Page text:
Stone swords were used 3000 years ago throughout Korea and iron swords were developed during the Three Kingdom era (57 BC - 668 AD). Shorter swords like this one were typically used in battle for follow up attacks.
Gilt bronze standing Buddha on lotus pedestal. He is clothed in monastic robes with cascading U-shaped folds, similar to the gentle folds of his neck. His hands ake the form of two mudras: the abhaya (“have no fear”) mudra with the right hand, and varada (“wishes are granted”) mudra with the left.
It is well proportioned overall and represent Buddha in a standing position; a position quite popular in Unified Shilla Buddhist sculpture. The Ushinisha on the top of Buddha's head is tall, voluminous and black. The face is plump and facial features, including the eyes, nose and the mouth, are all rather small. The earlobes hang are hanging and the three curved lines on the neck are highly distinct.
The Buddha, standing on a lotus pedestal, with his right hand in varada mudra ("wishes are graned") and his left hand raised in abhaya mudra (the gesture of "have no fear").
This kind of statue means the promise of Buddha to dispel the fears of sentiment beings and grant all their wishes.
Round porcelain jar with iron pigment under colorless glaze. An abstract dragon spirals around and up the body of the piece, marked by quick brushstrokes indicating scales and unrestrained swirls indicating features such as its head and feet. A slight valley in the contour of the jar marks where two separately thrown pieces were joined together.
The foot is rather small for the size of the body.
Jar with abstract dragon design.
It was made for use in ceremonies at the royal courts.
It has a relatively wide mouth for its height and slighly surving sides. Originally, this tpye of bowl was first produced in celadon in the late Goryeo period and was made in large numbers in buncheong ware during the early Joseon period. The foot is shallow and roughly trimmed.
The shape, and decorative motifs and composition employed on this bowl well domonstrate characteristic features of buncheong ware during the mid 15th century when the stamping technique reached a high point.
It has a long, thin neck and flat oval body. The wide foot is rather shallow but deeply recessed on the underside. The entire of surface is decorated with peony blossom design printed in cobalt blue sigment.
This is a typical bottle type of the late Joseon period, having the characteristic features of a long, thin neck and flat oval body. The bottle was likely produced at the Bunwon-ri kilns in Gwangju, Gyeonggi-do Province.
This mirror features designs of two birds, coupled with floral motifs, positioned symmetrically on the left and right sides. Eight-foiled barbed bronze mirror is general. This type is a modified form of that.
This type mirrors have survived in great numbers, and are being continuously discovered in Goryeo period tombs.
It has a slightly inverted rim and mildly surved sides tapering gradually to a narrow foot. The graze is dark greenish blue in cloor, leaning toward green. The foot was carved out from the inside tl a very shallow depth. Two parrots was carved symmetrically.
This kind of bowl may be dated to sometime in the late 13th century. Parrot design is described long tail, elliptical head and crooked beak. It was found on the bowl or vessel of the Goryeo Dynasty. Bird design represents family happiness, status rising and longevity.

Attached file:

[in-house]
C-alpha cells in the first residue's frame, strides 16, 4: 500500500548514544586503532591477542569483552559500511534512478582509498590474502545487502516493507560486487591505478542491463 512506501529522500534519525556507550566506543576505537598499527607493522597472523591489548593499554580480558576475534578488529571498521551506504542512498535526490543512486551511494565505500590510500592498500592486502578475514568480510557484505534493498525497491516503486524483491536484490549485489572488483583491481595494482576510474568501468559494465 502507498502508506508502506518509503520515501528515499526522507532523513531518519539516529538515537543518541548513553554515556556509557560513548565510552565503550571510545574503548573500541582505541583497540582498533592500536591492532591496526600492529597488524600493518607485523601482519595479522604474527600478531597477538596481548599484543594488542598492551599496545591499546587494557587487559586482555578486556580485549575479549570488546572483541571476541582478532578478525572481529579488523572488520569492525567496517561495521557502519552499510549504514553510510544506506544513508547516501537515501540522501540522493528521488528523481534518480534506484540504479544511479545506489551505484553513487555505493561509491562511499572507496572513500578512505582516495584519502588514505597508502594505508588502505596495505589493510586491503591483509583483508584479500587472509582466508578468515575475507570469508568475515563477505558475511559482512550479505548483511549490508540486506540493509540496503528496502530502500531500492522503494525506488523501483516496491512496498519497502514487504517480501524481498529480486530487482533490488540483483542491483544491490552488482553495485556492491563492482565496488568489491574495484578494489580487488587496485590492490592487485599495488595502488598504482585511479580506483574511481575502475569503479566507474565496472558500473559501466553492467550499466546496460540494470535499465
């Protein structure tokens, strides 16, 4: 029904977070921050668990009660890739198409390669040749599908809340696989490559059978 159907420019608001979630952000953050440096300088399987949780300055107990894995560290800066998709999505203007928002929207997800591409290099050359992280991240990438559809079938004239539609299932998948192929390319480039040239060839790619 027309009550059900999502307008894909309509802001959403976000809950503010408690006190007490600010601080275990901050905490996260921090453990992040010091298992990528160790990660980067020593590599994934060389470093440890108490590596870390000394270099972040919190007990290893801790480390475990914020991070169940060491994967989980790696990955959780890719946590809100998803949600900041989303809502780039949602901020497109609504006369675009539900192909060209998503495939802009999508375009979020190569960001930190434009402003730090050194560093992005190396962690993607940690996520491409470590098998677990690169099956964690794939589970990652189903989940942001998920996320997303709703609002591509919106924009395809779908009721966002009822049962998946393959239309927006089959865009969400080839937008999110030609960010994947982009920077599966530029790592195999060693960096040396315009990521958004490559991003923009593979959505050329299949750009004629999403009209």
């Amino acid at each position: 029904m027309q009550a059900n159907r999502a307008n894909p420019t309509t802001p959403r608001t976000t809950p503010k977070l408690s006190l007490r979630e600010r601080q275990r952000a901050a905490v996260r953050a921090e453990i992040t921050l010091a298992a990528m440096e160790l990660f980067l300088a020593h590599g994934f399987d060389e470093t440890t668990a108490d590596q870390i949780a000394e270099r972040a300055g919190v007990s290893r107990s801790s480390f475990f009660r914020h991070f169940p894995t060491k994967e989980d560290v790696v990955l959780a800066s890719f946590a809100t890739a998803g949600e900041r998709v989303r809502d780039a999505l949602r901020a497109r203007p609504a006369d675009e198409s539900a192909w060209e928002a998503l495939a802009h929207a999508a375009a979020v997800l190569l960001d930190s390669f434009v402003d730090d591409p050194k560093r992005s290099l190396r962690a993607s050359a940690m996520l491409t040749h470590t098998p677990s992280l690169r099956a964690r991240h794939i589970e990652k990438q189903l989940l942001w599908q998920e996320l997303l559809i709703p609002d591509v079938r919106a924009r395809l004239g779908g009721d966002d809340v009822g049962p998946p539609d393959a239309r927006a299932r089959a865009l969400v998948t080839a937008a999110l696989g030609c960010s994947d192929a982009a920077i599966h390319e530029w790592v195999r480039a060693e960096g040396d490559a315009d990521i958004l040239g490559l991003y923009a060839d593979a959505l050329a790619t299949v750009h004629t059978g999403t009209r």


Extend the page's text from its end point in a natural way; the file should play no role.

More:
It is simple in shape, like a donut but with a sharply trimmed rim in the manner of a metal vessel. The hole in the middle is believed to be a symbol of Eastern philosophy. Designs are painted on the surface in cobalt blue pigment.
A large number of stationery items in various shapes were produced in the late Joseon period. This circular water dropper is a typical white porcelain stationery item. The image painted on the surface includes a mountain in the background, other landscaping lines, and two characters near the foreground.
The cover has a button-shaped knob at the top and is mostly plain. The mounted bowl has a outward-turned rim. This type of mounted bowl may be deated to sometime in the early 5th century.
Mounted bowl was made in prehistoric times of Korean, China and Japan. It is presumed to be used for personal vessel or ritual vessel. The leg was holed to decorate the bowl or lessen the weight of the bowl. This kind of bowl was found in Silla and Gaya Dynasty. After Silla, the leg become shorter.
It has a relatively wide mouth for its height and slightly surving sides. The glaze was degraded. It was incised with arabesque design and inlaid with white slip.
It would be made in 14-15th century. The glaze was degraded possibly caused by erosion underwater. Many such vessels were discovered underwater in west coast of Korea. (Priof visiting scholar's opinion)
The vase has a slightly outward-turned rim and a short neck. The elegantly-shaped bottle flares out to a broad shoulder, then tapers gradually to a slim waist before flaring out once more at the base. The shoulder, mid-belly and base of the vase are decorated with black and white clay-inlaid cloud, crane and butterfly motifs.
It might not be made in Goryeo Dynasty.
Prunus vase has been used for containing the liquid such as liquor. In addition, It has been used to contain honey or sesame oil. At the party It was used to put a flower. The mouth is small and the shoulder is big.
This jar has a long and upright mouth with a robust shoulder that give way to a body tapering toward the base. The crane, cloud, pine tree and rock are painted with blue and red copper pigment.
This body shape has prevailed the entire Joseon period but the tall mouth is a unique end Joseon feature. The parallel use of these two colors started in the late 18th century to continue into the following century, and seem to have been influenced by colorful folk painting.